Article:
because it threatened what the slaveholders saw as the future of their
institution (which was obviously going to do
better where the geography and the climate suited traditional
plantations rather than...well, Nebraska.
CB: Yea, Republican opposition to expansion into western territory includes
no expansion into the SouthWESTERN territories ,etc. Republicans opposed
expansion to any new territories.
"The vitally important point in this platform was that not a foot of fresh
terrain was conceded to slavery."
However, this entire idea of an "inevitable objective impact" is
probably rooted in the idea that soil exhaustion would destroy the use of
slavery for cotton plantations in the slaveholding states and lead to the
abandonment of the institution. It was a popular idea in the 1920s, I
think. However, a number of studies from the 1960s and 70s demonstrated how
slavery was workable in some urban and industrial enterprises in the South.
CB; Sounds like pretty scholastic studies. In practice, the slave owners
seemed to think that they needed new agricultural territory, like vampires.
I'll go with Marx (and the slaveocacy themselves) on this economic question:
"The cultivation of the southern export articles, cotton, tobacco, sugar
,etc., carried on by slaves, is only remunerative as long as it is conducted
with large gangs of slaves, on a mass scale and on wide expanses of a
naturally fertile soil, which requires only simple labour. Intensive
cultivation, which depends less on fertility of the soil than on investment
of capital, intelligence and energy of labour, is contrary to the nature of
slavery. Hence the rapid transformation of states like Maryland and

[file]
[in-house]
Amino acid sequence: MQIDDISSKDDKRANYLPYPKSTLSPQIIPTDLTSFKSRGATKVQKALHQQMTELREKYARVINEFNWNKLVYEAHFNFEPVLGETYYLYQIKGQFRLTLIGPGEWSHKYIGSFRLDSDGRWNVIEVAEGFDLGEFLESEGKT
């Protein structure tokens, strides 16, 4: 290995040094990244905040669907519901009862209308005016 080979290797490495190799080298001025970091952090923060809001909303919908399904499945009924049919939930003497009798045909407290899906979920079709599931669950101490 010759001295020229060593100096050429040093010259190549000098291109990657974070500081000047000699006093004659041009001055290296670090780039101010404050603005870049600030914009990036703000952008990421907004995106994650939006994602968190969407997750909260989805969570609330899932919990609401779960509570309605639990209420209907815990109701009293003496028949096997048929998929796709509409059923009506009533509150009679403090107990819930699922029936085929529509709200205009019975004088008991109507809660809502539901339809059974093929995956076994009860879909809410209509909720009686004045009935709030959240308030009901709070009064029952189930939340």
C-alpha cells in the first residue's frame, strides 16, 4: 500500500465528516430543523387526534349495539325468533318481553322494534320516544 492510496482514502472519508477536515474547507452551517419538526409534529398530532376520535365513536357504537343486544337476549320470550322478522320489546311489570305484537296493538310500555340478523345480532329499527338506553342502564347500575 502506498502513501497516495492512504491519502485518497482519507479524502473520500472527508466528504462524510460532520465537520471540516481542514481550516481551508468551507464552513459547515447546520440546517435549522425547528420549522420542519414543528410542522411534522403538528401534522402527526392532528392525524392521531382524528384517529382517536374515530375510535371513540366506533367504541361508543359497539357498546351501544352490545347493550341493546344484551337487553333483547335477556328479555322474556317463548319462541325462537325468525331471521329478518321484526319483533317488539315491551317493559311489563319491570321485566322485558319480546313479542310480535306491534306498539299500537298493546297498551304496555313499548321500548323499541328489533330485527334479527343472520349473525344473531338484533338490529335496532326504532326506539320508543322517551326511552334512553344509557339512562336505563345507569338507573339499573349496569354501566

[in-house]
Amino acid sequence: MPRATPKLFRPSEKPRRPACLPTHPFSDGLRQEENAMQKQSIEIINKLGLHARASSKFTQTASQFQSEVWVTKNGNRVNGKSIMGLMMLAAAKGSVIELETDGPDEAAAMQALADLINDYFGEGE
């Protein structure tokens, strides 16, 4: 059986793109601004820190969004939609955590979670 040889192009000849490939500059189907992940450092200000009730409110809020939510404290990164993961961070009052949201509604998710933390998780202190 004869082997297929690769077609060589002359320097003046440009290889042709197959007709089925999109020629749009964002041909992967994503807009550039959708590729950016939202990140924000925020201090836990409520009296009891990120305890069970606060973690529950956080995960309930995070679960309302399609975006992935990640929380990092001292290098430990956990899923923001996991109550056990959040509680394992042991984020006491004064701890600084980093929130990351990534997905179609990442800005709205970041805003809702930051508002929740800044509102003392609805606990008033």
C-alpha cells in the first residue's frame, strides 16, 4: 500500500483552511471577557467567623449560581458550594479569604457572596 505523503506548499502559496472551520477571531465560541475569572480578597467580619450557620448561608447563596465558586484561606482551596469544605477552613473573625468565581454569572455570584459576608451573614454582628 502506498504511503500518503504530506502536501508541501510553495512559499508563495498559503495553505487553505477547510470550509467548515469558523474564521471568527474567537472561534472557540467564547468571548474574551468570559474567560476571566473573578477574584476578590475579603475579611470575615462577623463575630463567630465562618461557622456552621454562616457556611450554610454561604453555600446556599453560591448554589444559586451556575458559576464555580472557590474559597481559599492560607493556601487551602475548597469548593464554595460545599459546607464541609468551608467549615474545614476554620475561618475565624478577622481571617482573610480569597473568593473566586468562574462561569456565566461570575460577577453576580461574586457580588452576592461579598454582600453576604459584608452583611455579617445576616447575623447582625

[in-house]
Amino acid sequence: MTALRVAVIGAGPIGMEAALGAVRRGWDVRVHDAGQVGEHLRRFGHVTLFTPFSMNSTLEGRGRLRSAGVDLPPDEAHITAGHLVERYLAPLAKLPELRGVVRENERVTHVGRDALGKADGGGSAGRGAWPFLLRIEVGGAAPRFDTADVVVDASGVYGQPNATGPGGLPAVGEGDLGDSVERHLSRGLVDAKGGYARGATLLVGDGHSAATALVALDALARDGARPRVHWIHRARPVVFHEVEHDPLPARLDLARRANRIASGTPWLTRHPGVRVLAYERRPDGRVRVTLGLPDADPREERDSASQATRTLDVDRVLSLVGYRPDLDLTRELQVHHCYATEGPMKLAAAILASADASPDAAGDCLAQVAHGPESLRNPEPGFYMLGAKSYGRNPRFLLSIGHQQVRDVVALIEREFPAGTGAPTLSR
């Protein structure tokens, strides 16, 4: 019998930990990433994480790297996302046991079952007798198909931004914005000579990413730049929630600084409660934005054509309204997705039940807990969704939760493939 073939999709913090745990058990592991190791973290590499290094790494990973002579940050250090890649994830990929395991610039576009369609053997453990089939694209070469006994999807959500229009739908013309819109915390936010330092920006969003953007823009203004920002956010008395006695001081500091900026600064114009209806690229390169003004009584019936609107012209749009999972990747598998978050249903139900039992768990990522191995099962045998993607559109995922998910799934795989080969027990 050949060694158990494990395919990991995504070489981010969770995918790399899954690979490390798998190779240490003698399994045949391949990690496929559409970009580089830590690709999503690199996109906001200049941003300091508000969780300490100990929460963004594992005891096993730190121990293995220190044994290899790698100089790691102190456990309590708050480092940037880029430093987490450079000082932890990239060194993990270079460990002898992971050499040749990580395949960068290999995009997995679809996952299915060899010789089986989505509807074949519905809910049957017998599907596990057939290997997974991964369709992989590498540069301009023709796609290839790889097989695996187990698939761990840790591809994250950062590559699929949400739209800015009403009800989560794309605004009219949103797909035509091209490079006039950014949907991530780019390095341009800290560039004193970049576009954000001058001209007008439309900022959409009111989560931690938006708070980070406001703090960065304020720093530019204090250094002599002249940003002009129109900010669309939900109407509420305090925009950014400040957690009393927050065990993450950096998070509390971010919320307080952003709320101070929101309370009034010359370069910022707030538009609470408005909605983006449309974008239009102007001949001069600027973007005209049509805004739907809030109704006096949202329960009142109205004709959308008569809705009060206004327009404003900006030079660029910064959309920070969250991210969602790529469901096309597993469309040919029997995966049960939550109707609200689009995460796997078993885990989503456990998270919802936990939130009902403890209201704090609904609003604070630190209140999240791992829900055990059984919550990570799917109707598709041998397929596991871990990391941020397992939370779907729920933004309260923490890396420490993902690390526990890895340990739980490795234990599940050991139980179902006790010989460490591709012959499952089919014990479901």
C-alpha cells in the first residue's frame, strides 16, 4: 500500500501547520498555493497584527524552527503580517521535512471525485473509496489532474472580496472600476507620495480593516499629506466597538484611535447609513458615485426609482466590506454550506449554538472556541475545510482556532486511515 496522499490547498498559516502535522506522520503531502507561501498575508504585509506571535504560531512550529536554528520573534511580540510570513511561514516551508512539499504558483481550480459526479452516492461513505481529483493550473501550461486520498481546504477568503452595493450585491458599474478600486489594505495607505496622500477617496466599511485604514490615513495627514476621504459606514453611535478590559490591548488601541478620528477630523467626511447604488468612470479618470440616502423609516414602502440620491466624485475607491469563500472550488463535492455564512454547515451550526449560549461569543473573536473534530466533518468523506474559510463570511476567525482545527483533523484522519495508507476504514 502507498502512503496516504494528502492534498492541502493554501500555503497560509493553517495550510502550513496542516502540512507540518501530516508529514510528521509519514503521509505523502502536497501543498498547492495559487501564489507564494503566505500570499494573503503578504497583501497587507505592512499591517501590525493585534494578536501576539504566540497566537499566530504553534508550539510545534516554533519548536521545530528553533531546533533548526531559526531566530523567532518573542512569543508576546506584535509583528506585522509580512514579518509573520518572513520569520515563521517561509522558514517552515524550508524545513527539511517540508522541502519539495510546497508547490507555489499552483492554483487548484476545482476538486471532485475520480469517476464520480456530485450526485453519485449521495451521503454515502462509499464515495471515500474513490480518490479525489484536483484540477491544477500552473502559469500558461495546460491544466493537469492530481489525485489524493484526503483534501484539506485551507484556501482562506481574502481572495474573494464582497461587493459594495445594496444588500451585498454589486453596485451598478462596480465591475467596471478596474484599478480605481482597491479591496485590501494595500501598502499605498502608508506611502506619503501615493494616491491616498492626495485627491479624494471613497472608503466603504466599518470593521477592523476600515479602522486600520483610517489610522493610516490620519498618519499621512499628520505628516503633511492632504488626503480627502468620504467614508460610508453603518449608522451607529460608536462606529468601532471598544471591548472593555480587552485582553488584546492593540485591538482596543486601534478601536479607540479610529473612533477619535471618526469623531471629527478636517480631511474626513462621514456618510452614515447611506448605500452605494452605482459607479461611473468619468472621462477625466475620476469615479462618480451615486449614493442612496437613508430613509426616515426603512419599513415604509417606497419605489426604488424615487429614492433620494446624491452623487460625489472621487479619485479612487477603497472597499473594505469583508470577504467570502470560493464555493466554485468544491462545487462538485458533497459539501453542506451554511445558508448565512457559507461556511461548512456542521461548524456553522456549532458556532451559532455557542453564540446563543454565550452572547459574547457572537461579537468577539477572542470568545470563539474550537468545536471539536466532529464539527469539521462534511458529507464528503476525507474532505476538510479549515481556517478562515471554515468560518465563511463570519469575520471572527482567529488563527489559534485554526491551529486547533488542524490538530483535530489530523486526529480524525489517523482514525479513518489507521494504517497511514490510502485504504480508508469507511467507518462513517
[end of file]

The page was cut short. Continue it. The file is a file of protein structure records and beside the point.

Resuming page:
Virginia, which formerly employed slaves on the production of export
articles, into states which raise slaves to export them into the deep South.
Even in South Carolina, where the slaves form four-sevenths of the
population, the cultivation of cotton has been almost completely stationary
for years due to the exhaustion of the soil. Indeed, by force of
circumstances South Carolina has already been transformed in part into a
slave-raising state, since it already sells slaves to the sum of four
million dollars yearly to the states of the extreme South and South-west. As
soon as this point is reached, the acquisition of new Territories becomes
necessary, so that one section of the slaveholders with their slaves may
occupy new fertile lands and that a new market for slave-raising, therefore
for the sale of slaves, may be created for the remaining section. It is, for
example, indubitable that without the acquisition of Louisiana, Missouri and
Arkansas by the United States, slavery in Virginia and Maryland would have
been wiped out long ago. In the Secessionist Congress at Montgomery, Senator
Toombs, one of the spokesmen of the South, strikingly formulated the
economic law that commands the constant expansion of the territory of
slavery. "In fifteen years," said he, "without a great increase in slave
territory, either the slaves must be permitted to flee from the whites, or
the whites must flee from the slaves."
How's that for a thought? There were industrial workers in 1860 who
were owned by companies and the owners of companies.
While we're at it, let's just discard the entire notion of
CB: Naw. The end of capitalism is inevitable , one way or the other.
More information about the Marxism